Experiment: social network “hunger” for PR-specialists

/ / News

Experiment: social network "hunger" for PR-specialists

Friday, 05 October 2018

Have you noticed how you were distracted from checking social network messages after coffee with friends? Or did you go to bed and linger for an hour or more, flipping through the news? We did! Our Perfect PR team decided to participate in the September #ScrollFreeSeptember flashmob. The essence of the flash mob is to reduce the amount of time spent on social networks during the month and check what changes will take place in our lives.

This is not the first year that social media had detrimental effects on emotional and physical health. So we decided to check whether life on social networks is an exaggeration of the problem or a source of many troubles? Each PR specialist chose different types of restrictions from social media and trained their willpower and endurance. For a month, you can read our feedback and insights from the social network “hunger.”

As part of the flash mob, the agency’s CEO Natalia Ulynets promised not to check on the social network on Sundays and daily from 9 pm to noon throughout September.

“In the first week, I forgot about participation in the flash mob and, as usual, went on the social network in the evening. Later, I immediately remembered a flash mob and checked off with a little feeling of guilt. The habit of spending time on social networks has been formed for years. One month is too little to get used to. It is necessary to compensate for the present with something useful immediately: reading a book, evening news, no longer from Facebook pages, but directly from the media. I would continue this flash mob. I have such a desire, and it is beneficial if you value your time.”

Our PR specialists Olga Lech and Anna Kazak decided not to scroll through the news feeds and check the messengers during all the meetings.

“Constant presence on social networks for PR people is at least a tool. And this is probably the only industry where during the meeting, colleagues can write something on the phone or scroll the page needed for the next project to the public”, — says Olga.
“I tried to be a “socialized butterfly” for a month and refused to watch news feeds and go to messengers during meetings. I’ll tell you frankly, I managed it somewhere around 80 percent. But I liked it!”

“To be here and now during meetings, friendly conversations, and work snacks, without breaking away from frequent phone notifications and worrying about how my post is, it’s very cool. I’ll even try to make it a habit. Because I am now convinced that if we do not react to a message on WhatsApp at the same minute, the world will not collapse.”

#ScrollFreeSeptember became the first online marathon in which Anna Kazak was looking forward to the final result:

“I chose the “social butterfly” option: refusal to use social media during meetings with friends, listening to music, lectures, during the marathon, etc. That is what I notice most often on my side. Did I manage to get rid of sitting on social networks unnecessarily 100%? No. But I noticed that I am gradually becoming more attentive to online time. In my opinion, this is a good start.”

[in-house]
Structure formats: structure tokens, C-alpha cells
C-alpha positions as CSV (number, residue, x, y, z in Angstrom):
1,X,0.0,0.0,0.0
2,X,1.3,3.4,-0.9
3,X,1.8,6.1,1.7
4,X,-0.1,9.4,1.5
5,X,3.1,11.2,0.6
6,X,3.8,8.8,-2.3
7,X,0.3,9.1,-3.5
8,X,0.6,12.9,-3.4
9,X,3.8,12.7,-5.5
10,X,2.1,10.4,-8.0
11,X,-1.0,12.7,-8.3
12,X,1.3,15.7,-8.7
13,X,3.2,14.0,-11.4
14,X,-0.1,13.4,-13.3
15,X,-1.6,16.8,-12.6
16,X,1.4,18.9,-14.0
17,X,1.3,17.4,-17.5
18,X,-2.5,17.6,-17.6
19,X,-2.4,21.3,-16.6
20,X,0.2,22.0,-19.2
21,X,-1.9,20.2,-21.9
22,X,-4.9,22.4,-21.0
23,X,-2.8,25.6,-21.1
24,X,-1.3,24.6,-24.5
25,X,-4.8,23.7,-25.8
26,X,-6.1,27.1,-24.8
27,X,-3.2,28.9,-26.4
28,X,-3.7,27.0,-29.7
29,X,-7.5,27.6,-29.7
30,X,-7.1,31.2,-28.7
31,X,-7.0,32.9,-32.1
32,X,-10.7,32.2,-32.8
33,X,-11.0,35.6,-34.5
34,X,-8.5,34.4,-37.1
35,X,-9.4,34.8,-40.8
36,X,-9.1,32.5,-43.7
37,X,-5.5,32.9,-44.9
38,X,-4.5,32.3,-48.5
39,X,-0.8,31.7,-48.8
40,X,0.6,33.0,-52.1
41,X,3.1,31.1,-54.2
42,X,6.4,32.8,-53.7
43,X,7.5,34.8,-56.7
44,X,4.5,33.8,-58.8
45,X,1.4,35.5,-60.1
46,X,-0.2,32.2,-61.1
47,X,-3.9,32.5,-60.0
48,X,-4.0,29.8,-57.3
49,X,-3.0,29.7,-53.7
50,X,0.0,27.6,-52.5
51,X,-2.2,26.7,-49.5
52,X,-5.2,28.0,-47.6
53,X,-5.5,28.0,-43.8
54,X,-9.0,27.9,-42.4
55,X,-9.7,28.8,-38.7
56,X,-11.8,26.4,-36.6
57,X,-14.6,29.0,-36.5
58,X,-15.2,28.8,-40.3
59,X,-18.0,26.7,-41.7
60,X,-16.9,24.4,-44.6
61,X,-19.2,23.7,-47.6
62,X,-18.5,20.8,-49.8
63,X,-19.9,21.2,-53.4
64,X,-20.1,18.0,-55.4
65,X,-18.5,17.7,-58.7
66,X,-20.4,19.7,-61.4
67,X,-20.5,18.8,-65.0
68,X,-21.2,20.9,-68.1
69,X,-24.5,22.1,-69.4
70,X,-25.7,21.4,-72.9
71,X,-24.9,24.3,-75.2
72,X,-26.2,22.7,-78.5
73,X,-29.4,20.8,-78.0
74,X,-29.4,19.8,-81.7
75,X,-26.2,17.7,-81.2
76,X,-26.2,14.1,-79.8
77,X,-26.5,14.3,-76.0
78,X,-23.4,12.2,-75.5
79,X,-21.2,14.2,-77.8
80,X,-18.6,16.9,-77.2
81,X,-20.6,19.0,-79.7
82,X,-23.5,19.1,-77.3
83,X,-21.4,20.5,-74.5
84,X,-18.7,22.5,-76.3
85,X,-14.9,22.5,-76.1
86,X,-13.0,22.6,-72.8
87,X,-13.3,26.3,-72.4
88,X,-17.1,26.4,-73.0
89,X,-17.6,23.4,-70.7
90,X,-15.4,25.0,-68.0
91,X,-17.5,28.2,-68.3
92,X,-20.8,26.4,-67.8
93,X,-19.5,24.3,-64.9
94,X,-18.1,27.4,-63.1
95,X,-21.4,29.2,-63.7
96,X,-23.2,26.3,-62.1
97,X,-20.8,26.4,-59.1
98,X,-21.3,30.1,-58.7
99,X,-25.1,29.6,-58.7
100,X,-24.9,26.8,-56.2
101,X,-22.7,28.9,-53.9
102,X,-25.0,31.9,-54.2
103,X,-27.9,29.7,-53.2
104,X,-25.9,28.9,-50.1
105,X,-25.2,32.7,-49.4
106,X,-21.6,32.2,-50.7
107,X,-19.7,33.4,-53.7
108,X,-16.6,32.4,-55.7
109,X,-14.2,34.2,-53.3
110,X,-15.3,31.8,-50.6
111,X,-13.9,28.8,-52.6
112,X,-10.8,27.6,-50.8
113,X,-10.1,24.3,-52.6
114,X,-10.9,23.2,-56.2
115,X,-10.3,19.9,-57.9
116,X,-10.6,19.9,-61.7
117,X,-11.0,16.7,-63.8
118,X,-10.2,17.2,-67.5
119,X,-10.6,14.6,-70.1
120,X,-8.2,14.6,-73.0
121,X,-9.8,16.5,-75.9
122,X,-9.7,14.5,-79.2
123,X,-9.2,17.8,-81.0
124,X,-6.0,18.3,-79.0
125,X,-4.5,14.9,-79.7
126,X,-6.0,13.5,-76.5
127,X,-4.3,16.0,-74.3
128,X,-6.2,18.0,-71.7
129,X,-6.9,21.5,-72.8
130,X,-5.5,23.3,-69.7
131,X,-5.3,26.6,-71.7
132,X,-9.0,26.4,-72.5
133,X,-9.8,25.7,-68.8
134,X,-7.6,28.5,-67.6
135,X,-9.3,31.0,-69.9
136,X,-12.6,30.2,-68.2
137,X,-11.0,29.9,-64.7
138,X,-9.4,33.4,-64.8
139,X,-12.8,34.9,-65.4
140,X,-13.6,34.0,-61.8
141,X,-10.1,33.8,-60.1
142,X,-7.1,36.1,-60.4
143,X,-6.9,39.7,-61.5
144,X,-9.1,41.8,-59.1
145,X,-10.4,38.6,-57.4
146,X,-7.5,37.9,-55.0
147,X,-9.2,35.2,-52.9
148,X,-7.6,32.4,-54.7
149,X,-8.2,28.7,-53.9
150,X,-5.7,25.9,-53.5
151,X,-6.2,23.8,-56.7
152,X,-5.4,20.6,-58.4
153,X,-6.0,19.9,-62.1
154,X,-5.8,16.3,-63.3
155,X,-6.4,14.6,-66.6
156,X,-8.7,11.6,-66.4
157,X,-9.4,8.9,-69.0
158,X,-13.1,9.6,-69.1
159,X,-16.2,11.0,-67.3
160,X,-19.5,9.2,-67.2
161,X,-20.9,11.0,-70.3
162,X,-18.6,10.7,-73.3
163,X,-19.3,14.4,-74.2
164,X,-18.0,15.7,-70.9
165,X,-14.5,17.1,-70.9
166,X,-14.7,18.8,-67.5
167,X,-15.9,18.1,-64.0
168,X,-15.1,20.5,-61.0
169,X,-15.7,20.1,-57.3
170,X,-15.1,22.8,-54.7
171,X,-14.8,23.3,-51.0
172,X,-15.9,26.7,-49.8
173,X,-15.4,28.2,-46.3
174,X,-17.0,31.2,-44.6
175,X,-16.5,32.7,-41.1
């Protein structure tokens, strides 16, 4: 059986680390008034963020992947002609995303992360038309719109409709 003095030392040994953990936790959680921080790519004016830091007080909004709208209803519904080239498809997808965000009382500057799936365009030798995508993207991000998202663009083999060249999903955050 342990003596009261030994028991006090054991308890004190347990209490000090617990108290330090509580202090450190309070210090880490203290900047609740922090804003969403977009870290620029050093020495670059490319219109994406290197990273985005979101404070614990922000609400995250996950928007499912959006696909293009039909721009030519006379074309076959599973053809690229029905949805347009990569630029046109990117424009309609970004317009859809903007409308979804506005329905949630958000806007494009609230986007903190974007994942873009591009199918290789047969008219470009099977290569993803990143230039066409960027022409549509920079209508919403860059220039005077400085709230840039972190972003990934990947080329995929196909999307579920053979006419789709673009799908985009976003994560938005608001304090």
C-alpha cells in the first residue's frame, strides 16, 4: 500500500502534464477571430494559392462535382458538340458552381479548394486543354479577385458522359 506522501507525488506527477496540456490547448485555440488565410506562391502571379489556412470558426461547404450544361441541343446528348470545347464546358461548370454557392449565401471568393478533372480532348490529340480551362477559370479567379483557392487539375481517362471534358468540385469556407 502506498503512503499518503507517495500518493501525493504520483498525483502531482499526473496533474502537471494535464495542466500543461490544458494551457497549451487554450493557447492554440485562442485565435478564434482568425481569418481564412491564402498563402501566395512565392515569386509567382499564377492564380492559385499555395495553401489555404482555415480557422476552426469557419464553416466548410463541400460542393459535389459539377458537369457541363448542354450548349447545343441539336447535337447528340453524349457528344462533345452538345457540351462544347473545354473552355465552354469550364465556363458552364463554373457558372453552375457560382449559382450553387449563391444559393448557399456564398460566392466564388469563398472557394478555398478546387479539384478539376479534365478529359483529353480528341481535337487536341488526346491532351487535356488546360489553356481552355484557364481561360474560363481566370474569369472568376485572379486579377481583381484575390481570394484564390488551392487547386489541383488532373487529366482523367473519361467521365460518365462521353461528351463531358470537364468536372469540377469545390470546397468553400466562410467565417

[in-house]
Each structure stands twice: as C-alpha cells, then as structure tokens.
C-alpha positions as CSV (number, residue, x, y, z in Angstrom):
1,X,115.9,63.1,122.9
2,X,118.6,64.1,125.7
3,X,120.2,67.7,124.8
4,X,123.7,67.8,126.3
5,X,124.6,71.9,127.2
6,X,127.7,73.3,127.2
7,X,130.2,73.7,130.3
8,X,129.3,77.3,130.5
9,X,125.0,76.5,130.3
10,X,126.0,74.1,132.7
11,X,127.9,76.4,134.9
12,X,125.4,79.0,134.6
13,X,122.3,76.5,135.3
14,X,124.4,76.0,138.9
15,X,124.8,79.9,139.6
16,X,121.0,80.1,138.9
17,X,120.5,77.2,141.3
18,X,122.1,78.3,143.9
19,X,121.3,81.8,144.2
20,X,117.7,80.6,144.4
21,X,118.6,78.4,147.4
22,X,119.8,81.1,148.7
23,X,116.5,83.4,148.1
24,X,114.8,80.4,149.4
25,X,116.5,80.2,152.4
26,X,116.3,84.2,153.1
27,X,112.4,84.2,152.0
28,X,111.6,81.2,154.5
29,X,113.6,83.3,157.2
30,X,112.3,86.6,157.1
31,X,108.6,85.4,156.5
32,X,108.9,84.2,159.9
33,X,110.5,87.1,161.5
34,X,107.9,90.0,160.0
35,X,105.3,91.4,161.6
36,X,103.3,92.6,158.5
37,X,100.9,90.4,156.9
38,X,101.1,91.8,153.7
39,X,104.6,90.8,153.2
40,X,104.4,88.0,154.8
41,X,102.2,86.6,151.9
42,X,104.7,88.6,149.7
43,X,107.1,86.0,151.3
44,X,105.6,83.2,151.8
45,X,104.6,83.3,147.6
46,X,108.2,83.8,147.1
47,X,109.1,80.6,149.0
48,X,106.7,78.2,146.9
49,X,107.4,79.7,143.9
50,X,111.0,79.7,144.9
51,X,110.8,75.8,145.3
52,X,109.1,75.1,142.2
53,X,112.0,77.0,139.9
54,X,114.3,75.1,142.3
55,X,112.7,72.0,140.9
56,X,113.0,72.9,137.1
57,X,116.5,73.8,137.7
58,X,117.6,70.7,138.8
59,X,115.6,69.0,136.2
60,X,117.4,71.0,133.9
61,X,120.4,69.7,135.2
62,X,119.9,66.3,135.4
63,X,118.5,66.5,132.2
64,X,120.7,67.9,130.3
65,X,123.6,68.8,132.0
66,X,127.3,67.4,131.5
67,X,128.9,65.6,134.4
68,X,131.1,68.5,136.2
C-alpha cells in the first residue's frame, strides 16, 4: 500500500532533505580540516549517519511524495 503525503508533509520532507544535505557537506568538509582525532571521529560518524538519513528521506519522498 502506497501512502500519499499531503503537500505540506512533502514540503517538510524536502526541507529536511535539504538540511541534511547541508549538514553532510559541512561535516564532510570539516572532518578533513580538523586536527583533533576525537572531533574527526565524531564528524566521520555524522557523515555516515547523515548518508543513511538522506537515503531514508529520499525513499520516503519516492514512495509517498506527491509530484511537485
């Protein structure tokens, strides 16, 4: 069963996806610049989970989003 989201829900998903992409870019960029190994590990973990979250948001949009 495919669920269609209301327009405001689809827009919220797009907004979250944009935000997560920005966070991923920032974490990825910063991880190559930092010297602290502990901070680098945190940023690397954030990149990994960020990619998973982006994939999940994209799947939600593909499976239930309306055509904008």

Tetyana Voronchuk promised to take a break from social networks every day after 7 pm during September:

“The first weeks of participation in the flash mob were given without any problems, especially since I noticed a long time ago that there was no desire to visit Facebook at all over the weekend. Unfortunately, it was impossible to hold out all month because the social network communicates with clients, colleagues, and partners even after 19-00. I would join such a flash mob again.”

Yevhenia Slobodyanyuk and Revide Ziyatdinova decided to give up flipping through social networks before going to bed.

“Frankly, restricting access to social networks is a challenging task,” says Eugenia. “Especially when the work is closely related to them. I chose the mode in which I refused to flip through social networks only before going to bed and not after a specific hour. So I was free to sit in the evenings on FB, and already getting into bed, I tried to follow the rules of the flash mob. And all the same, I broke several times. After all, there is no force of will that will make me ignore the audible announcement that someone has commented on the latest publication.”

Revide says that the flash mob was partially successful:

“At the beginning of the flash mob, I had the idea to remove social networks from my gadget, at least for experimentation. However, I wanted to test myself, having all the “temptations” at hand. Now I can say that I failed this task with a bang! The habit of constantly checking the coverage of publications, activities on the pages, and just new notifications and messages from friends is powerful. Of course, I was more aware of the time on social media when I mentioned my promise. It reduced the time spent sitting on social media before going to bed but successfully compensated for it during the day: in transport, on the road, or while eating. I realized that now without external assistants, such as various applications that block social networks or show the length of time online, I’m nowhere.”